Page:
Vancouver Island & Telegraph Cove
∴Mountain Ranges & Sunshine∴
There’s something about the way the light shines on Vancouver Island. Even the weeds on the side of the road are beautiful. The green that hits you when you step off of the ferry is unreal. The island is roughly the size of Honshu, the main island of Japan—pretty big for a place that I had never really thought about before. It sits like a finger gently brushing the shoreline of Western Canada pointing north to Alaska. Driving through I realized just how sparsely populated and secluded the northern part really is.
∴Forests out of Imaginary Places∴
It’s quite remarkable how the bright moss carpets the forest floor and rocks; it contrasts perfectly with the rich black soil.
The trees were so thick that they appeared to create a hedge seventy yards high. If I imagined it hard enough, some white gloved hand might pluck me and pull me through to join the lions and witches of Narnia on the other side. The thing that I will always remember is being slightly frightened to take more than about three steps into the forest because the trees were so thick that not a glimmer of sun glints through the canopy.
One of my draws to British Columbia was finding authentic totem poles at the source of their origin. I wasn’t interested in seeing the modern spin on them in Seattle or Vancouver city-proper. I wanted to see the real ones– the old ones. We listened about the current struggles of the youth of the First Nations on BBC Radio as it waned in and out over the radio. We stayed in the small town of Port McNeil, where a local islander told us that we would see the most authentic totem poles.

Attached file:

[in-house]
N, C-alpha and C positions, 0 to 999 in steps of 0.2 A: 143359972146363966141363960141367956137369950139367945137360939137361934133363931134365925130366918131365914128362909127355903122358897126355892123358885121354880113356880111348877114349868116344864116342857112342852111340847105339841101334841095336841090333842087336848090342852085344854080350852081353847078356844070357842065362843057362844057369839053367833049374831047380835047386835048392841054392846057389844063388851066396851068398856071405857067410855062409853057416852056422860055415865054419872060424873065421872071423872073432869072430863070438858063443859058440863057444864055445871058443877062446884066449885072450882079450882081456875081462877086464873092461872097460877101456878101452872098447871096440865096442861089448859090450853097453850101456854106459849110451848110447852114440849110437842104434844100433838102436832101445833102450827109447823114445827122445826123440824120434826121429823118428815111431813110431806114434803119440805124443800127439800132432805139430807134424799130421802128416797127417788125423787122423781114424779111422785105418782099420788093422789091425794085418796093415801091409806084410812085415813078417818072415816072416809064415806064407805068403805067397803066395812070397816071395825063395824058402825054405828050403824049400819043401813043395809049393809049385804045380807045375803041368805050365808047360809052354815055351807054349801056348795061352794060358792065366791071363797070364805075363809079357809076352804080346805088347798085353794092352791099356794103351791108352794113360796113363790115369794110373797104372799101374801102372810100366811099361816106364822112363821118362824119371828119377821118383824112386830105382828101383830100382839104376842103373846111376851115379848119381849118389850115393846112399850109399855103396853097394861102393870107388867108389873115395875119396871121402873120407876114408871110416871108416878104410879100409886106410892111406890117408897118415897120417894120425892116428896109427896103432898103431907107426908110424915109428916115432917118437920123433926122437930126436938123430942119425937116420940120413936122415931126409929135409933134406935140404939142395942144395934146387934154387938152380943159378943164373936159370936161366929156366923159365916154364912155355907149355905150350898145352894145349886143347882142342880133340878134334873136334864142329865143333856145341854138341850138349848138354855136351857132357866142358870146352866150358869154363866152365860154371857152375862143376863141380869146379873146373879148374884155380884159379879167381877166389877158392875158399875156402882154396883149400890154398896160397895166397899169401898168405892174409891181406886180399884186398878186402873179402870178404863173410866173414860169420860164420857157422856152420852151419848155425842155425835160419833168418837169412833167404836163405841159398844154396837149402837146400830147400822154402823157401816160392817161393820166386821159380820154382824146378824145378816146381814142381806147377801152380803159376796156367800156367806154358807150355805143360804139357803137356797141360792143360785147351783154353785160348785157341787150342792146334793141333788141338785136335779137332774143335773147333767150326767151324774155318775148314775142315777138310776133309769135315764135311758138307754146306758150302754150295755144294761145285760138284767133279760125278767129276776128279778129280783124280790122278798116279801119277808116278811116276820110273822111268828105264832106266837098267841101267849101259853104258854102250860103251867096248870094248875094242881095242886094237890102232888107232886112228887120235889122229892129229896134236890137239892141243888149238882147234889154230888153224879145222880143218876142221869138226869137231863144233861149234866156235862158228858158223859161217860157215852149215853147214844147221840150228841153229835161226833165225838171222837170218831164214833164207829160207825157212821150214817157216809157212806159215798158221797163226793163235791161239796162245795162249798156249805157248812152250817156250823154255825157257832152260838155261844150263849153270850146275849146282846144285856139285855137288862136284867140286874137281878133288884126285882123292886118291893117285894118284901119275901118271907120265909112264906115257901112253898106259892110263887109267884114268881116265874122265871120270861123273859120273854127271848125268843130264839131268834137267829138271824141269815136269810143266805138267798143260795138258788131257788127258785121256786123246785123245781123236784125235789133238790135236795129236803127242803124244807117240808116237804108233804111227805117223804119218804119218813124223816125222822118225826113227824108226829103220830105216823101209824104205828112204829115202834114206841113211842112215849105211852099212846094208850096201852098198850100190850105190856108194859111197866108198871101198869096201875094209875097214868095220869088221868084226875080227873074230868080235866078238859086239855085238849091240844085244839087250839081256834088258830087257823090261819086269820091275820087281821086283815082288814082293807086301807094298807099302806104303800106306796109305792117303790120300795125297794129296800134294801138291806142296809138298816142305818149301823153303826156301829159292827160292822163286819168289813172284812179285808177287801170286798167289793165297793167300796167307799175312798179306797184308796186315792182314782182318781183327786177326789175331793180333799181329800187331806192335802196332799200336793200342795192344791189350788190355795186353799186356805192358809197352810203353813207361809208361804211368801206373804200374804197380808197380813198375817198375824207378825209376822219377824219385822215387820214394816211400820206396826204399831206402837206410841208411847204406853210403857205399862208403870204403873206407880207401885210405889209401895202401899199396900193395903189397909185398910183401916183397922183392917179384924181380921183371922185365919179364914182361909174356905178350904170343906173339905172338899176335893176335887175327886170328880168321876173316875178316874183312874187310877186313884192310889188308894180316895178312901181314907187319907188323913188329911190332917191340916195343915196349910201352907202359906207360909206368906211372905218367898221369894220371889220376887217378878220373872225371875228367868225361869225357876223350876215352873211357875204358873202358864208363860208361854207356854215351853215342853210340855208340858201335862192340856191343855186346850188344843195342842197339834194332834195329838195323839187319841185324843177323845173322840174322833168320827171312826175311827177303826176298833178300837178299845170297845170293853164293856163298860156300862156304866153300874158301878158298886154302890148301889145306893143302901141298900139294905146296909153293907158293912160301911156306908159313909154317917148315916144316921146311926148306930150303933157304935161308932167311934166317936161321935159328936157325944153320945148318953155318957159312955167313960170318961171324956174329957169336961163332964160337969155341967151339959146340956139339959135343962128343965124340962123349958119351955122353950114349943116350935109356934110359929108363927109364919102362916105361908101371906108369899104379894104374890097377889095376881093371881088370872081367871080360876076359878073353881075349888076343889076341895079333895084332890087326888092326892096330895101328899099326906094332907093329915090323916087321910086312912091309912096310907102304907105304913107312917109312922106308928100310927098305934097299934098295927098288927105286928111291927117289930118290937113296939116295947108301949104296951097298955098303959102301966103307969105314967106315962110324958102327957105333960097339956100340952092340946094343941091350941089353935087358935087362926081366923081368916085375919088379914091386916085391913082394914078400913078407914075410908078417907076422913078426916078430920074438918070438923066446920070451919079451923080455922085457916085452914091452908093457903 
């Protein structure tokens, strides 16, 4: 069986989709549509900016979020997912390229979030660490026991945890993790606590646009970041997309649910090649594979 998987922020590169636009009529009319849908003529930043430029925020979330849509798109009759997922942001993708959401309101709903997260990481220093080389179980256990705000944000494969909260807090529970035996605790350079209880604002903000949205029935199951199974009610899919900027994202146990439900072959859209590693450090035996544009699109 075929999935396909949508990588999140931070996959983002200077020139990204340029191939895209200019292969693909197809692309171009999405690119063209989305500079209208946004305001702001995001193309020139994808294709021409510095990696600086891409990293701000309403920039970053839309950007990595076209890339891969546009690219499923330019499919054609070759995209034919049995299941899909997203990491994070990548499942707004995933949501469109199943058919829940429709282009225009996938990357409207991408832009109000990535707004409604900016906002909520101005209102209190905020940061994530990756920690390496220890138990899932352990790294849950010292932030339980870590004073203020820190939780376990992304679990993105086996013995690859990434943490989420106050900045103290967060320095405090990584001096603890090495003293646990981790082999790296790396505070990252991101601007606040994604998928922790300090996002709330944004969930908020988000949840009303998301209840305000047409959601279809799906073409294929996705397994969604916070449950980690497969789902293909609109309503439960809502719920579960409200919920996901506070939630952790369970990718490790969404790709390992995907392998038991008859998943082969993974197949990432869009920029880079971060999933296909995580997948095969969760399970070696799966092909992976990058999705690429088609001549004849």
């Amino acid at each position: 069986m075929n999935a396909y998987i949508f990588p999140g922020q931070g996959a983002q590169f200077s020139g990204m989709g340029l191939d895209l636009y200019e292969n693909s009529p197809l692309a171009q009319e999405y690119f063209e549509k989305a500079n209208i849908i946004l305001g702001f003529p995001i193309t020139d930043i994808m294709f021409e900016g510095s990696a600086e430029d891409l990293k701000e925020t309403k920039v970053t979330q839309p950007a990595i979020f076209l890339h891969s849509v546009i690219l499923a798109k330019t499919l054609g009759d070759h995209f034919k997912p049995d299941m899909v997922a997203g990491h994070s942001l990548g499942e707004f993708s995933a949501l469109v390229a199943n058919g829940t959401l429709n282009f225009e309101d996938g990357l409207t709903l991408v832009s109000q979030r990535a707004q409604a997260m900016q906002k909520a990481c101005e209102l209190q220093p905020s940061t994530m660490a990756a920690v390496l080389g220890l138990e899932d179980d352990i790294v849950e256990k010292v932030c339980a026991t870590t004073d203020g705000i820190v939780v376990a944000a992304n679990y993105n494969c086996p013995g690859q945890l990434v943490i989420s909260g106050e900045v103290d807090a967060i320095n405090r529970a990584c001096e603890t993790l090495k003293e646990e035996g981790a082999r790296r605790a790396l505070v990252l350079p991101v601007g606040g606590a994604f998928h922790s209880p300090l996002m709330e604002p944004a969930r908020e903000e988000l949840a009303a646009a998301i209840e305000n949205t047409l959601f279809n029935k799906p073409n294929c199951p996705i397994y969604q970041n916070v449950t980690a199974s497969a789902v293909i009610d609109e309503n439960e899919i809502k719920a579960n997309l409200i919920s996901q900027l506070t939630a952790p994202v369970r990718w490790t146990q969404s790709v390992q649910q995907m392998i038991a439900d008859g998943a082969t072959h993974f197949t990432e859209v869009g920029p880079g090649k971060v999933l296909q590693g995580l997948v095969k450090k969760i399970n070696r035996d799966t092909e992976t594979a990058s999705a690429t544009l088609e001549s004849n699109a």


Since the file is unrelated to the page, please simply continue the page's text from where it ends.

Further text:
Interestingly enough, Port McNeil was also the place where we were treated like outsiders by an indigenous family at a local eatery they owned. It appeared that they weren’t exactly appreciative of tourists. It’s complicated– but the civil rights of First Nations Peoples are a hot current event in Canada.
Another current event issue actually has to do with the totem poles themselves. Because they are made of wood, the poles rot. Historians want to place the poles into museums and art galleries. But leaders of the First Nations stay true to their original beliefs of taking and giving back to nature: leaders of the tribes want the totem poles to decay back into the ground– going back to the nature of which they came.
Will totem poles be around in the next few hundred years to see?
∴Whales at Telegraph Cove∴
We drove 400 miles north from Seattle to stumble onto the antique ambiance of Telegraph Cove. The cove is a picturesque boardwalk along the Johnstone Strait that allows its strangers to step back into old-world charm.
In 1911 a telegraph station gave the cove its name. In the 1920s a man named Wastell owned a salmon saltery at the cove. A sawmill was established to create wooden boxes for shipping the salmon. As common throughout history, technology rocked the little village with the invention of the cardboard box. The sawmill closed and depression hit. The houses have since received face-lifts and a few restaurants have opened. The cove’s economy now relies on the nature lovers who come to fish, kayak, camp, and whale watch. Villagers learned that there are 6 foot octopi (octopus) that live under the boardwalk. They were surprised when a storm washed them ashore.